At the Rainbow's End
It’s inevitable that a Civil War premise conjures Margaret Mitchell’s Gone With The Wind and in its scope and length Frelow’s novel is certainly of the same vein. A longtime educator Frelow’s second book about the period not only tells a story but also re-imagines situations surrounding historical detail.
Set after the war in Arlington Virginia the story is fixed in Mary and Jefferson Bright’s attempt to recapture their lost lifestyle including regaining the service of former slaves. They have an awkward though strangely loving relationship even as they appear more necessary partners than lovers. “She had become the master of his wellbeing” the narrator informs us while “he had become the agent of her hopes and dreams.”
Rather than embodying the South Mary simply wants life to look like the South. Though her ambition is admirable Frelow does her a disservice by constructing uncontrollable passion as the impetus for her decisions. “It was always a struggle” for Mary “knowing what to do about the temptations the unruly passions.” Improbably nearly any man is the object whether Billy a young former slave brought back into the home or Jefferson’s untrustworthy business associate.
Jefferson a lawyer likewise wants a return to the predictable Old South but primarily to keep Mary happy. He claims incredible passion for her but calls her Mother even though their sons are grown and nearly estranged. Further his emotions swing from fondness to sexual arousal to suspicion of her and Barksdale a deceitful political candidate and Grand Titan in the Klan. It’s unclear what engenders his enduring faith in their relationship.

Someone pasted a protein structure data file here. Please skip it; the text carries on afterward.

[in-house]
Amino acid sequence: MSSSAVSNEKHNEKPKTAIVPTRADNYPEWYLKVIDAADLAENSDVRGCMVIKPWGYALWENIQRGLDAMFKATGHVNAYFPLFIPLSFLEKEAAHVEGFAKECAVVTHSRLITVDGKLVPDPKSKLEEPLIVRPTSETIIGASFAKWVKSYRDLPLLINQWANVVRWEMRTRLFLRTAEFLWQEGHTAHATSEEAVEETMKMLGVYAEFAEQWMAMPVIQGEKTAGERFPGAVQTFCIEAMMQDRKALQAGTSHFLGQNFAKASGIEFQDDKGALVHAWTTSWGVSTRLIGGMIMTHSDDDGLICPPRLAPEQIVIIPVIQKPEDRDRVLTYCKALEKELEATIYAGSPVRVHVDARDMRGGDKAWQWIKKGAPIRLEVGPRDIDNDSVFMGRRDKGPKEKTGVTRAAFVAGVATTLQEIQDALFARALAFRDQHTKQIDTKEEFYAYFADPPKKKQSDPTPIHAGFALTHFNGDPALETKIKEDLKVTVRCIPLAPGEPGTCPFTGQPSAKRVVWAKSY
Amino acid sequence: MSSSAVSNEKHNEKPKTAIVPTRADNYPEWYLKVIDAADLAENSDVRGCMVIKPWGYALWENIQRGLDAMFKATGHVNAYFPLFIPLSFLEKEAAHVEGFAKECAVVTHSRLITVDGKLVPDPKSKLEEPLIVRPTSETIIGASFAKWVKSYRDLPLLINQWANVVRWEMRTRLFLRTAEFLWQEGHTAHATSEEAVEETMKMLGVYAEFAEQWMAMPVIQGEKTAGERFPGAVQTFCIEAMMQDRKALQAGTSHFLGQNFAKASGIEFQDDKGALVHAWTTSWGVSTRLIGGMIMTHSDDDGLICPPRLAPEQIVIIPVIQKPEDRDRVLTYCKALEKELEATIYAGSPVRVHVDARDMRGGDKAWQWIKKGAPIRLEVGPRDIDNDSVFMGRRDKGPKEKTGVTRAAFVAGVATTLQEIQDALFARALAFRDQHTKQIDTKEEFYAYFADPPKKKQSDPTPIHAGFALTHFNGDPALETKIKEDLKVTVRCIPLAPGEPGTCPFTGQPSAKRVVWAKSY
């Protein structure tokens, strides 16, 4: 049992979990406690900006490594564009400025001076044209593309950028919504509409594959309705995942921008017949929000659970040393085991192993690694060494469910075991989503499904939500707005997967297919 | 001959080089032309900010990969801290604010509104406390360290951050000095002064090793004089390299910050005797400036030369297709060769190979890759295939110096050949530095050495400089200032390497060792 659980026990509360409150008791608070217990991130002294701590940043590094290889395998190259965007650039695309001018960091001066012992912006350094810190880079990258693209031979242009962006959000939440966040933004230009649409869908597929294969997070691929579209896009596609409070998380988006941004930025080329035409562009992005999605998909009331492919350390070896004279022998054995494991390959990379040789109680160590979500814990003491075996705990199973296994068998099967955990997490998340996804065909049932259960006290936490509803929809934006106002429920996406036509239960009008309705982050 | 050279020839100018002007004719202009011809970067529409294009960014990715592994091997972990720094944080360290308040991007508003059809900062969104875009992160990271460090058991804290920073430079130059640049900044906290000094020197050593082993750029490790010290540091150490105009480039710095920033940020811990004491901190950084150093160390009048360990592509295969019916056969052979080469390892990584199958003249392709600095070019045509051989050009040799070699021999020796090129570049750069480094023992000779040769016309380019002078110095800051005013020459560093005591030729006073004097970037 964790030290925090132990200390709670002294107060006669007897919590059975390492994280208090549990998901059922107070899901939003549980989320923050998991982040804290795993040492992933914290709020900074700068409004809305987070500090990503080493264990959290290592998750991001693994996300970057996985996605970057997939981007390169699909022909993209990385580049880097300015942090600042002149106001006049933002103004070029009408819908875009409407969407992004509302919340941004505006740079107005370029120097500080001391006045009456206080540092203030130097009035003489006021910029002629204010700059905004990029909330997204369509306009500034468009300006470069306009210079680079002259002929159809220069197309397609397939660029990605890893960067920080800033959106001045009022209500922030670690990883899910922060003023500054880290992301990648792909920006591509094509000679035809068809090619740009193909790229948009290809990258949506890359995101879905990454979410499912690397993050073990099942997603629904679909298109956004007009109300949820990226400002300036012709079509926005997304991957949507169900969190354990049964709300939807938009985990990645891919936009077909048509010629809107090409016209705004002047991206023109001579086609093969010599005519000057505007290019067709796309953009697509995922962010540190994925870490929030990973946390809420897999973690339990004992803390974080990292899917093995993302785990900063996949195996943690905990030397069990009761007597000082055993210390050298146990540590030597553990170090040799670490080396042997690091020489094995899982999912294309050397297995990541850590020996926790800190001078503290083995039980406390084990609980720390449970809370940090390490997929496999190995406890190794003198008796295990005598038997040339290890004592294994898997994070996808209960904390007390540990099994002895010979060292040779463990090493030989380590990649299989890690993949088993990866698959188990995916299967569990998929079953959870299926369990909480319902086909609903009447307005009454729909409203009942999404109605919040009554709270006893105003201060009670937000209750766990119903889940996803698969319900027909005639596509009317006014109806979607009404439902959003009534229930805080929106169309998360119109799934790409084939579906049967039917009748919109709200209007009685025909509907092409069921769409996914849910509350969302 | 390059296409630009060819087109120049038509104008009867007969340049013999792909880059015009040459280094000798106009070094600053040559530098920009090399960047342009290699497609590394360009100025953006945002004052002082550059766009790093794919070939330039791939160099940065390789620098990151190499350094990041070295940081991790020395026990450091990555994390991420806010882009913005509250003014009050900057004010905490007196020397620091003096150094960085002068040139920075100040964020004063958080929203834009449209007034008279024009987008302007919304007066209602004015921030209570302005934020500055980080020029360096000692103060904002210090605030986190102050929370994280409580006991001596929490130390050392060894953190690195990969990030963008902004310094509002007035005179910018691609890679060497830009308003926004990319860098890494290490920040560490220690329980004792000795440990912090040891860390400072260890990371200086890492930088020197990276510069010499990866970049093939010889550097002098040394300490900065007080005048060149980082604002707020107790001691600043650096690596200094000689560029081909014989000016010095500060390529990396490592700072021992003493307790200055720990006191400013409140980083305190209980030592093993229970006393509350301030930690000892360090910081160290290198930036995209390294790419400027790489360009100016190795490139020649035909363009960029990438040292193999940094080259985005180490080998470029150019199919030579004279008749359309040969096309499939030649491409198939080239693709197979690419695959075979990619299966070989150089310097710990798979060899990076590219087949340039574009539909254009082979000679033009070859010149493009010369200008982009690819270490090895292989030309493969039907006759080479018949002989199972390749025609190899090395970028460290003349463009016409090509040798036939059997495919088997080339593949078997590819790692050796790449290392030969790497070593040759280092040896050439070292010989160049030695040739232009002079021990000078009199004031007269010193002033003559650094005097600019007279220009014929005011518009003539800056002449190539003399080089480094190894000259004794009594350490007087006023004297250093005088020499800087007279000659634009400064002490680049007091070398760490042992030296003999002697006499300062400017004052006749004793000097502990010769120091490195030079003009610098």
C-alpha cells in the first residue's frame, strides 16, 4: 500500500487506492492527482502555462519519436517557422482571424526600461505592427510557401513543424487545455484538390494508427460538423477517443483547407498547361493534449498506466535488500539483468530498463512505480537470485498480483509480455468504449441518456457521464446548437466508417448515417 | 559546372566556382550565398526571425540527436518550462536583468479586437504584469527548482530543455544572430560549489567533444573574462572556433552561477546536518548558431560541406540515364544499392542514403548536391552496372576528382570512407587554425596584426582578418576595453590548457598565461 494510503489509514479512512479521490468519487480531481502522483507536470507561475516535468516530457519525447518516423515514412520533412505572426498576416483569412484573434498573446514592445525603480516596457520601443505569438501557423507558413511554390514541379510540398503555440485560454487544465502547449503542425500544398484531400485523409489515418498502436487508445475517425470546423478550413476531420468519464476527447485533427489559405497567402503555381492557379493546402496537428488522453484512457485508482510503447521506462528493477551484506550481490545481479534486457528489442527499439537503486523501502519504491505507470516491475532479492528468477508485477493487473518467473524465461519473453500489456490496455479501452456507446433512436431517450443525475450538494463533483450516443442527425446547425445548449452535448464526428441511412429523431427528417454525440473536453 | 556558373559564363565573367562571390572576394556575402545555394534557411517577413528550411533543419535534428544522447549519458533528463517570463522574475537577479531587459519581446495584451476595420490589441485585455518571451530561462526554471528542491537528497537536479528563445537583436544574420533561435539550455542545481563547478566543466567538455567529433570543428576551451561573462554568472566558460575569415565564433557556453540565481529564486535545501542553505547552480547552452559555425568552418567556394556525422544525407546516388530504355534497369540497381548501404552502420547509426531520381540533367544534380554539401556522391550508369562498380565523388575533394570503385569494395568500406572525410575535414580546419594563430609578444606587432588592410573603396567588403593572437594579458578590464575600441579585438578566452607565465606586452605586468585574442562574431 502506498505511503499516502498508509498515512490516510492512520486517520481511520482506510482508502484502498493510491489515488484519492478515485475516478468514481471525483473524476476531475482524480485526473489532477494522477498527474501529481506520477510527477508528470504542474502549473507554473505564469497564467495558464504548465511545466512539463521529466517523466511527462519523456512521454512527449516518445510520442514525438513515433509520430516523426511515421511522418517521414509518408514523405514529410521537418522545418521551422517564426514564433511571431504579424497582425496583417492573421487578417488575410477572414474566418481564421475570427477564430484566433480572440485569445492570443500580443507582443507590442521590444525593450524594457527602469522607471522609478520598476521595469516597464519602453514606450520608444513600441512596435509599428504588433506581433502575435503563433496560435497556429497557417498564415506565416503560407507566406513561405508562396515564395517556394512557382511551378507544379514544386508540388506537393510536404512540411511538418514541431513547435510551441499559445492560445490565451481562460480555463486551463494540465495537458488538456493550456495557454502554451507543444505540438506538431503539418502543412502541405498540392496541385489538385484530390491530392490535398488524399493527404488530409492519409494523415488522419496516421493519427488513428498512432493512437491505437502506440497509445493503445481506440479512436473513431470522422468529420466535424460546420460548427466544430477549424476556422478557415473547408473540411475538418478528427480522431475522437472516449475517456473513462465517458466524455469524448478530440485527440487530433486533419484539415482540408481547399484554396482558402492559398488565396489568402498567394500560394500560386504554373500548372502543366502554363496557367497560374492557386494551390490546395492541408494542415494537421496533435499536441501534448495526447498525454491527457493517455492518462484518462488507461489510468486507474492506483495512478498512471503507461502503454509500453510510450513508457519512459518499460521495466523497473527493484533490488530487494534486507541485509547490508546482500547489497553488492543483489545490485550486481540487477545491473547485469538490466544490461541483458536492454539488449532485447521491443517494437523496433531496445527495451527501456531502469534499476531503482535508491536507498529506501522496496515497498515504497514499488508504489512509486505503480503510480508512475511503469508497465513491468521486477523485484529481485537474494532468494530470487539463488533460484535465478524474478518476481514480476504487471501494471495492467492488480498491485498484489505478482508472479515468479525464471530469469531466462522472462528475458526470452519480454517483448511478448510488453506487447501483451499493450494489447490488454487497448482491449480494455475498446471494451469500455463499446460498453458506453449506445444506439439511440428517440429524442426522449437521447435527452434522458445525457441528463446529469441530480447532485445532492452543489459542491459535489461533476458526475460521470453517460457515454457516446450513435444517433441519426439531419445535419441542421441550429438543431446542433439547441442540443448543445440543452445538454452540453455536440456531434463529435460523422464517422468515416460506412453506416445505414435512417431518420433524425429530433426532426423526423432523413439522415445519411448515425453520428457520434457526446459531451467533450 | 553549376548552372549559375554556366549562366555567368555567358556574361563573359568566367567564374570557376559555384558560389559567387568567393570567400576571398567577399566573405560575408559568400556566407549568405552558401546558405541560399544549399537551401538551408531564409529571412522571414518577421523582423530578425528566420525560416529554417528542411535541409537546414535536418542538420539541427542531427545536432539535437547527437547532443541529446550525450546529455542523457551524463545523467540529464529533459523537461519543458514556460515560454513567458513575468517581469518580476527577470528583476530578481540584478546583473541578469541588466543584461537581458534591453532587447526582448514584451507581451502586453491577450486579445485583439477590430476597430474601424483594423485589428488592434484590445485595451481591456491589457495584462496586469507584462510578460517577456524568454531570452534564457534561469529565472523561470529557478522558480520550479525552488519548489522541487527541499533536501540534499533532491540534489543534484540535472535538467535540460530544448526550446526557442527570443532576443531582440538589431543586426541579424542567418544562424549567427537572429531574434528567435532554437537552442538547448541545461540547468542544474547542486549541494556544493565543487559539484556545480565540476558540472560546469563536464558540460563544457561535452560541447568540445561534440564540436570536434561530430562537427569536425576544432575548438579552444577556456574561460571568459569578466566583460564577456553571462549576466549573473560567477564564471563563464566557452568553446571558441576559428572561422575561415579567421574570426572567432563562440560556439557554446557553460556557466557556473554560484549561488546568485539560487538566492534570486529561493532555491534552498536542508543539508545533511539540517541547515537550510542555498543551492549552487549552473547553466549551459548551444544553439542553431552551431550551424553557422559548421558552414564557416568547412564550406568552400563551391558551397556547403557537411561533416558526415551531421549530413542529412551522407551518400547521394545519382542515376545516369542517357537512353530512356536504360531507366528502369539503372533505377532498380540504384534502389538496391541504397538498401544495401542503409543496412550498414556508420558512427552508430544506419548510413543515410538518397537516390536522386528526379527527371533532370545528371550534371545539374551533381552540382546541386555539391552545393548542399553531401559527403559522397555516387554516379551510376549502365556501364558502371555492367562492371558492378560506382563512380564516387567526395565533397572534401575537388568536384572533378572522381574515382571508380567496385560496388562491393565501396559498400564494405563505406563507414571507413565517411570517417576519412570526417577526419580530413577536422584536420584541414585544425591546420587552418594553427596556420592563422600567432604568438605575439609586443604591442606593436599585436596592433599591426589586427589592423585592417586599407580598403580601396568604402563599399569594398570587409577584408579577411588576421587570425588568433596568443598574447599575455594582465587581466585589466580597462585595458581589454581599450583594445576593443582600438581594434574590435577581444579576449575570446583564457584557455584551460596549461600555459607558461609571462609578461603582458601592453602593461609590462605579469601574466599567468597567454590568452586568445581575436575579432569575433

Likewise his partnership with Barksdale on an ill-fated railroad scheme reveals additional inconsistency this time in his integrity making him a difficult character with which to connect. He sees the truth but quickly denies it in all situations and continually “resist[s] logic” even about cross burnings: “It didn’t seem right to use the Christian cross that way. But there was a voice to the contrary: The Klan was the only hope for the South. He had to have his life back he and his Mary.”
The story’s twists are at times questionable and everything is rife with innuendo and suspicion yet this is partly how Frelow moves the story forward even as it meanders fittingly like molasses. The prose is competent although spelling errors and confusing dialogue formatting speak to the need for more careful editing and were the characters given more natural dialogue and convincing actions that revealed authentic emotion the story would have gained more vitality.
Despite easily solved conflicts Frelow successfully builds on illusions of resolution to produce a suspenseful story complete with murder trial which assists the characters in finally moving into a more hopeful future. His crafting of a lucid setting and an atmosphere peopled by a diverse cast of characters offers a promising addition to literature about a time that continues to captivate Americans’ imaginations.